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The Good Life Report - Large Cash Payments and Polyphenols

“Optimism is the faith that leads to achievement.”

– Helen Keller


Do You Need to Report Cash Payments?

If you receive a cash payment that is more than $10,000, you may be required to report it to the IRS. In this case, a cash payment includes US or foreign currency and can also include cashier's checks, bank drafts, traveler's checks, or money orders.

In addition, cash payments to an individual can also include payments from companies, corporations, partnerships, associations, trusts, or estates. For example, this could include:

  • Dealers of jewelry, furniture, boats, aircraft, automobiles, art, rugs, and antiques

  • Pawnbrokers

  • Attorneys

  • Real estate brokers

  • Insurance companies

  • Travel agencies

This requirement refers to cash payments that are received as one lump sum, in two or more payments within 24 hours, as a single transaction within 12 months, or as part of two or more transactions within 12 months.

So how do you report cash payments? Taxpayers should fill out Form 8300, Report of Cash Payments Over $10,000 Received in a Trade or Business. You can file this form electronically or mail a physical copy to the IRS. You must submit Form 8300 within 15 days after receiving the cash payment.

* This information is not intended to be a substitute for specific individualized tax advice. We suggest that you discuss your specific tax issues with a qualified tax professional.

Tip adapted from IRS.gov1


What Are Polyphenols?

You may have heard of polyphenols before as they're getting a lot of buzz in the health and wellness community. But what are they, and what are their benefits?

Polyphenols are a category of plant compounds that may offer various health benefits, from boosting brain health and digestion to protecting against heart disease, type 2 diabetes, and even some cancers.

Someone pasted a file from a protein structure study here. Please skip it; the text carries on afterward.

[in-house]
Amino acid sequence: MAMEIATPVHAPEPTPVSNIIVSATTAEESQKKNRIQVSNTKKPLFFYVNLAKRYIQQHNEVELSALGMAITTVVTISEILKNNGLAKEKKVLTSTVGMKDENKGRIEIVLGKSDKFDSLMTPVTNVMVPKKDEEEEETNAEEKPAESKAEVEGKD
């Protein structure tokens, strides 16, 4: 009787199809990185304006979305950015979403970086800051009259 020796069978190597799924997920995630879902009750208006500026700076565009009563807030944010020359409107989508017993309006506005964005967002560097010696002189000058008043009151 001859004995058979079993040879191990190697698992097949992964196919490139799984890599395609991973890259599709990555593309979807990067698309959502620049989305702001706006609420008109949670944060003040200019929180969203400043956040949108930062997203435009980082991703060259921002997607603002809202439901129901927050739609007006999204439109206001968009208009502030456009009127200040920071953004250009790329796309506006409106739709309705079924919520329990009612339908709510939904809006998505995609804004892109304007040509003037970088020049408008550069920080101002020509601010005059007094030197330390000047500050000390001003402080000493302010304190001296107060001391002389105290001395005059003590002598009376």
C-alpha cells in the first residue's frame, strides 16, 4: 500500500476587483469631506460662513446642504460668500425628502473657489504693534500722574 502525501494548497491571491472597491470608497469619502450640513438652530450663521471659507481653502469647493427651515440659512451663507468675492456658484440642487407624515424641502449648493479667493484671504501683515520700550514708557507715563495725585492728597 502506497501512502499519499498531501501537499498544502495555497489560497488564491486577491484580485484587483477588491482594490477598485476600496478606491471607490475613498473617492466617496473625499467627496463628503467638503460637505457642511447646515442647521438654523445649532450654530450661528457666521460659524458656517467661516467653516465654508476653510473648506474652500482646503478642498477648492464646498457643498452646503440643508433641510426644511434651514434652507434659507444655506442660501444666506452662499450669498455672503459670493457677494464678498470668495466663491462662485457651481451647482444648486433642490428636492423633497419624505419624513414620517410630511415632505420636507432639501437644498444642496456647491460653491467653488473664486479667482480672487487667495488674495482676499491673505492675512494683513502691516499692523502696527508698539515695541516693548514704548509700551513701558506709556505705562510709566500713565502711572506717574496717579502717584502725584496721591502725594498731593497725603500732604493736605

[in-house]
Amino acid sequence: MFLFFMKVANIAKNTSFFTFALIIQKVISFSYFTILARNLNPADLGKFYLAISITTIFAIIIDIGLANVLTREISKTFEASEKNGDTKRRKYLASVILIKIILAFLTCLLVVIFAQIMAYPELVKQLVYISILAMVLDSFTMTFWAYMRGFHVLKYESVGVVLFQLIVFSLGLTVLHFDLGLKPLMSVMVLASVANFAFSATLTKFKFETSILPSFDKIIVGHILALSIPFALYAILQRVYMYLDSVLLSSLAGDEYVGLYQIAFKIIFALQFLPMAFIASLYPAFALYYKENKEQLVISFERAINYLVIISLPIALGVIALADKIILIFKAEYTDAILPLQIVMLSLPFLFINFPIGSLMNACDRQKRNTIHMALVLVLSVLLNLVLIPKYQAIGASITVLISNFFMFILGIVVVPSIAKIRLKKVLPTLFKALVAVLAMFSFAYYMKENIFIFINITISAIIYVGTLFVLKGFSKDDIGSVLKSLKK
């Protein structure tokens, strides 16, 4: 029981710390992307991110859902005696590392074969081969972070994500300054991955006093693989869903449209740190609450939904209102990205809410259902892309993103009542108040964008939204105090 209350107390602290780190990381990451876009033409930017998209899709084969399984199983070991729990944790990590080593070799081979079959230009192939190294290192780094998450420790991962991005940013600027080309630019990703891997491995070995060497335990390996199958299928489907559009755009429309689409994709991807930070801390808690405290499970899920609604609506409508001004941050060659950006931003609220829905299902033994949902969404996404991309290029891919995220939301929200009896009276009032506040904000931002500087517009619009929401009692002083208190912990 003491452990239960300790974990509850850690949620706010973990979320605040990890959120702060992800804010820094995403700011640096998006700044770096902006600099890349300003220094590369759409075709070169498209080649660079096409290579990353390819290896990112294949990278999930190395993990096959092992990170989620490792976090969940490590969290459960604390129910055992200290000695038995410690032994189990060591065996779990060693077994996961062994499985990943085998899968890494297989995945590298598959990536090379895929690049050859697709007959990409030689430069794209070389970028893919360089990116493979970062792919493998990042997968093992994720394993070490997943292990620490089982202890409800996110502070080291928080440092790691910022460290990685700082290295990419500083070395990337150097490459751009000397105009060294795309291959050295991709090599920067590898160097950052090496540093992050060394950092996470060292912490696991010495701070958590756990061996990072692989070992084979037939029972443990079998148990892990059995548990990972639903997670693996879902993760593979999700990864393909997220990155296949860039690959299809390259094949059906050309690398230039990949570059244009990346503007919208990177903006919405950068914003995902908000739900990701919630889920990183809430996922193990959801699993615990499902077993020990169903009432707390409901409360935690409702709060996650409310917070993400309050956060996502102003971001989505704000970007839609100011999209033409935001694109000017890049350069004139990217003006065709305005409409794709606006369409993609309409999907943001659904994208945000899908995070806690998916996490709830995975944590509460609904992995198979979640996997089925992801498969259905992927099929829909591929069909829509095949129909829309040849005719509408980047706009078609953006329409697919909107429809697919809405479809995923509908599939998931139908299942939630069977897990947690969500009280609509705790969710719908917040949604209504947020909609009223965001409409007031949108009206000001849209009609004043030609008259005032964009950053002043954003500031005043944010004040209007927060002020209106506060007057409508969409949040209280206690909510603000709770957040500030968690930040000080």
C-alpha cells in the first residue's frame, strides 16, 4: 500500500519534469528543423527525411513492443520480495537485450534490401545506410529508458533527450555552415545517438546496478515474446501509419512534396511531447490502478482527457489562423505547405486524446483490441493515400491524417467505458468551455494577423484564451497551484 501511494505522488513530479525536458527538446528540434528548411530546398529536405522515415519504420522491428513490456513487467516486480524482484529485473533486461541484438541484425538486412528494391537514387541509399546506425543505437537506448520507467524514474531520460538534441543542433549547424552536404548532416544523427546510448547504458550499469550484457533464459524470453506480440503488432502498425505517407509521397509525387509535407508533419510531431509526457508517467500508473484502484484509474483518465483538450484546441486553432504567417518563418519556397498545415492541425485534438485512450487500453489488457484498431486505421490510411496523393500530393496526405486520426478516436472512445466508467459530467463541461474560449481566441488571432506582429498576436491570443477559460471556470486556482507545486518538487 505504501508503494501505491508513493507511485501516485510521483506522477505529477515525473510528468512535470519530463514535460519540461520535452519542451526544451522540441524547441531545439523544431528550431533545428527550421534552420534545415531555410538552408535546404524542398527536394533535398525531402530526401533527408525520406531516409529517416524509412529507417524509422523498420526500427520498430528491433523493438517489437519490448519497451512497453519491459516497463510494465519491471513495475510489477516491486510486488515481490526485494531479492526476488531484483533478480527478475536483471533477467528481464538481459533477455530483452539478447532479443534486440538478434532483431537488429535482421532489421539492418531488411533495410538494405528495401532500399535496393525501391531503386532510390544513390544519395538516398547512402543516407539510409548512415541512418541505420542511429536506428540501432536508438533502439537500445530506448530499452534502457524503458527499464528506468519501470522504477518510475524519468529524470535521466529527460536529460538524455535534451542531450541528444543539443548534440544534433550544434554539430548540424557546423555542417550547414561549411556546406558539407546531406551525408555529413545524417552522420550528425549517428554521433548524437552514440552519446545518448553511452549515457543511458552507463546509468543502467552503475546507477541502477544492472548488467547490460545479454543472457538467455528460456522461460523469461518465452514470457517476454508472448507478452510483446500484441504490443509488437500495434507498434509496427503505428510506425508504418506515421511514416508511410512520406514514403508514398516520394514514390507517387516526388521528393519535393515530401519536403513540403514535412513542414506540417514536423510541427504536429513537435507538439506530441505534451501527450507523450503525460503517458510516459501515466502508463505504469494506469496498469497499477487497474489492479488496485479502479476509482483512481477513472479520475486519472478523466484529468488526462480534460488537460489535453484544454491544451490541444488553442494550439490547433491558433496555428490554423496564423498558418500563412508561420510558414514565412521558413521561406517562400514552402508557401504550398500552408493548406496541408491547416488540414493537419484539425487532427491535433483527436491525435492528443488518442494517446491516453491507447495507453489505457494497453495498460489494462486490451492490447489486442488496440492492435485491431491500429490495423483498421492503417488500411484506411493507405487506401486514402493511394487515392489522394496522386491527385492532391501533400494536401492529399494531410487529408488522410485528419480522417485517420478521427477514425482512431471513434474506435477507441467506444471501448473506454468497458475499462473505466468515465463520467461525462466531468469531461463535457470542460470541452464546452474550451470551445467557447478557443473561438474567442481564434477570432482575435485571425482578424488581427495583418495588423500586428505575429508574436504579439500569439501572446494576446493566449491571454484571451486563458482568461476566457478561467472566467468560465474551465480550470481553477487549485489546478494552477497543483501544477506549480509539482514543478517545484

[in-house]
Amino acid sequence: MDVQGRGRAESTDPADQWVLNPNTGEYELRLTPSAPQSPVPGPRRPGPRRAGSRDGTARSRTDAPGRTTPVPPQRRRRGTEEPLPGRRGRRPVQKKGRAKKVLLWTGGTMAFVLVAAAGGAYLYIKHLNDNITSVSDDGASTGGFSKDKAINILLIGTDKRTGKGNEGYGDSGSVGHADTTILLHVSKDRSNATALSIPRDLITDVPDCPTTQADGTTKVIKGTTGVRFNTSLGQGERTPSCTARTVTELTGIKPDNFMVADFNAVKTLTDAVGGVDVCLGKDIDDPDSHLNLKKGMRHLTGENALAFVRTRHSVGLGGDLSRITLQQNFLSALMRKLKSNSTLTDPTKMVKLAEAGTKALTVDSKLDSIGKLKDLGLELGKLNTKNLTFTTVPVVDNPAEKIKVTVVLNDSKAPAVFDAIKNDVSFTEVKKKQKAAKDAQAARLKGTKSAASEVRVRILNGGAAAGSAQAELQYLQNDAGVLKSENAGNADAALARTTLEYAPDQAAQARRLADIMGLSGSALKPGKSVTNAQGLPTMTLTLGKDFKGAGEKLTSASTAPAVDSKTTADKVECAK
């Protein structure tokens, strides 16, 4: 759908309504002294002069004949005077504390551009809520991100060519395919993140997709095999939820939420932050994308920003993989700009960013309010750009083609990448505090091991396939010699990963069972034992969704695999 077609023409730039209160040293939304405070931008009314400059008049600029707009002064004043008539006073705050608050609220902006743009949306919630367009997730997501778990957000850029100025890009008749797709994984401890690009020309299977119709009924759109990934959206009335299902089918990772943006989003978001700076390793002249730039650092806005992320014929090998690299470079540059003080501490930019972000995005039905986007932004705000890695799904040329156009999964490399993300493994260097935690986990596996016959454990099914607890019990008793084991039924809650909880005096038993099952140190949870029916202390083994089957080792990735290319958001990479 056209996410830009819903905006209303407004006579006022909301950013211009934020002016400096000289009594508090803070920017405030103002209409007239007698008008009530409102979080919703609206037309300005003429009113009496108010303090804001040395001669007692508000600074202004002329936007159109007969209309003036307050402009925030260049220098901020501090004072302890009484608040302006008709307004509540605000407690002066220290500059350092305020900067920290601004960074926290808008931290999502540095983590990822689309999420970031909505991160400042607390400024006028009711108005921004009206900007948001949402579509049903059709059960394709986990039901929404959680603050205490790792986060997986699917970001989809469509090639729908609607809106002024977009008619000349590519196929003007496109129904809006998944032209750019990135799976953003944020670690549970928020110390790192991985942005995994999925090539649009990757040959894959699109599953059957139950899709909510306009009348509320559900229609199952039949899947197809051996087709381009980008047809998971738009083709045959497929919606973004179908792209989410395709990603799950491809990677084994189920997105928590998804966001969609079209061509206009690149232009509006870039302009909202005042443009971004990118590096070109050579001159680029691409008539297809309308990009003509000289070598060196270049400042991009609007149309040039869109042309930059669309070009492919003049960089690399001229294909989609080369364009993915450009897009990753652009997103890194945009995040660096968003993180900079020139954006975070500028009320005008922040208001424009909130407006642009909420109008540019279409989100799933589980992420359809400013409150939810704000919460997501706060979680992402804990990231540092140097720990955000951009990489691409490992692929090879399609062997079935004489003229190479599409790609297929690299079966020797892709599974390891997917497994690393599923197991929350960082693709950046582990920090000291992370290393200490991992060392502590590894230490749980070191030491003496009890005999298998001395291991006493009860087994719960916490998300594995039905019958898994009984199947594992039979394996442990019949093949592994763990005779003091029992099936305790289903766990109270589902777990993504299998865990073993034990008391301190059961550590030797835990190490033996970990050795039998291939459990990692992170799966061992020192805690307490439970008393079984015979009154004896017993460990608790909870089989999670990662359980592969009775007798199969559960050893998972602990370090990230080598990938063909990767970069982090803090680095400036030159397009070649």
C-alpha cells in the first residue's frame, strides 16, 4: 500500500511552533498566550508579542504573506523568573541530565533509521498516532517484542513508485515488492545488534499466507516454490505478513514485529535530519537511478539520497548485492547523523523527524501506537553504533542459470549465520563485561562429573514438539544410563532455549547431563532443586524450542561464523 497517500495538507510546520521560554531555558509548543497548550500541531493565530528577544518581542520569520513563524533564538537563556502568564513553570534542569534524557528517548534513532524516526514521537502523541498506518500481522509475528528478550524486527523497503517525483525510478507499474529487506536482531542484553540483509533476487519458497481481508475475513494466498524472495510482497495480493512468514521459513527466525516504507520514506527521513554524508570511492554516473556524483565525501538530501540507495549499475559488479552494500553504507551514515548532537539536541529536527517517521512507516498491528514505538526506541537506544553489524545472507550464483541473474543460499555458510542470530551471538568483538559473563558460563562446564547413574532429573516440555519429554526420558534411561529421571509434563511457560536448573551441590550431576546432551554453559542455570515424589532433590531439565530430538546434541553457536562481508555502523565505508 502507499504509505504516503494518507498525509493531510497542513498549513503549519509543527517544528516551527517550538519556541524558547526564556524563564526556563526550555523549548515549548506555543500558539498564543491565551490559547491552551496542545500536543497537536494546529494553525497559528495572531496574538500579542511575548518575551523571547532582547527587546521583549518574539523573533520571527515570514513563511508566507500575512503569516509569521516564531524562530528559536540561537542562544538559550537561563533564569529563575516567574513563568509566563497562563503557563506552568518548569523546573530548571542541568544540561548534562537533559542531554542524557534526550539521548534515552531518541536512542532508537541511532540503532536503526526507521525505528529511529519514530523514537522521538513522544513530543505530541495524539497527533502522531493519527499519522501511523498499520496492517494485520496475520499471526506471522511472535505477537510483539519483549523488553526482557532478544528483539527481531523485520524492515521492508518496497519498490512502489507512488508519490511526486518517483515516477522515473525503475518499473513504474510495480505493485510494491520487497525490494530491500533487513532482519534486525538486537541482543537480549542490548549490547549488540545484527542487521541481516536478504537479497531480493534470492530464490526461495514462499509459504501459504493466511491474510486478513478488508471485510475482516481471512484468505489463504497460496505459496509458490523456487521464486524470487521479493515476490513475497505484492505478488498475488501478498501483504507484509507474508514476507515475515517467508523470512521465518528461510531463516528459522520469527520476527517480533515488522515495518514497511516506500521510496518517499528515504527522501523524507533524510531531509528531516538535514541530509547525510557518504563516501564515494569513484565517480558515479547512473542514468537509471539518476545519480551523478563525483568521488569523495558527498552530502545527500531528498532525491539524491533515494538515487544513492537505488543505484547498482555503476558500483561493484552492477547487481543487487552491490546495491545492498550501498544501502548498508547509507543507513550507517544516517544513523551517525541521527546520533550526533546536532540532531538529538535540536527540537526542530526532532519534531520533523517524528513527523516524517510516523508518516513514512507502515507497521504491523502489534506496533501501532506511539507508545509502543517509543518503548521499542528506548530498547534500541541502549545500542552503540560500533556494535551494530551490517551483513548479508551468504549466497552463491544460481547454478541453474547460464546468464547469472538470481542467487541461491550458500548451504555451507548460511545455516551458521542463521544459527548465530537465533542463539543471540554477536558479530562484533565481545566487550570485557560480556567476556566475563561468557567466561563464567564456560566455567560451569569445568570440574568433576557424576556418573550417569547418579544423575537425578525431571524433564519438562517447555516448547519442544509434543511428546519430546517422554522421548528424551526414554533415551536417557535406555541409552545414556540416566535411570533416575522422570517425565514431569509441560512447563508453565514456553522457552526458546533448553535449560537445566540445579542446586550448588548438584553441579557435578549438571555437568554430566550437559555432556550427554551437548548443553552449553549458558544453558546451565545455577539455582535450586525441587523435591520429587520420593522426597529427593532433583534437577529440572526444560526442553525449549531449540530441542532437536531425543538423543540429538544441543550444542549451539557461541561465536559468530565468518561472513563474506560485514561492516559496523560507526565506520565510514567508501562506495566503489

There are many sources of polyphenols, including dark chocolate, tea, and dark berries. Even red wine may contain polyphenols. There are four main types of polyphenols:

  • Flavonoids: Flavonoids account for around 60% of all polyphenols and can be found in foods like apples, onions, dark chocolate, and red cabbage.

  • Phenolic acids: Phenolic acids account for about 30% of polyphenols and can be found in fruits, veggies, whole grains, and seeds.

  • Polyphenolic amides: Polyphenolic amides can be found in chili peppers and oats.

  • Other polyphenols can be found in red wine, berries, turmeric, flax seeds, sesame seeds, and whole grains.

Tip adapted from Healthline2


A certain month can begin on a Friday and end on a Friday as well. What month is it?

Last week’s riddle: What number is 4 more than the number that is double one-fifth of one-tenth of 900?  Answer: 40 (900 / 10 = 90 / 5 = 18 x 2 = 36 + 4 = 40).


Sunset behind a line of palm trees in Wailea, Hawaii.


We hope you enjoyed this Good Life Report. If you have any questions or comments, we would love to hear from you. You can call us at 612-492-0212, or email us at stein@steinfg.com. If you want to talk to a financial advisor, you can make an appointment online at https://bookwithsfg.timetap.com/. We are always happy to help in any way that we can!

Sources: 
1. IRS.gov, 2021
2. Healthline.com, July 8, 2019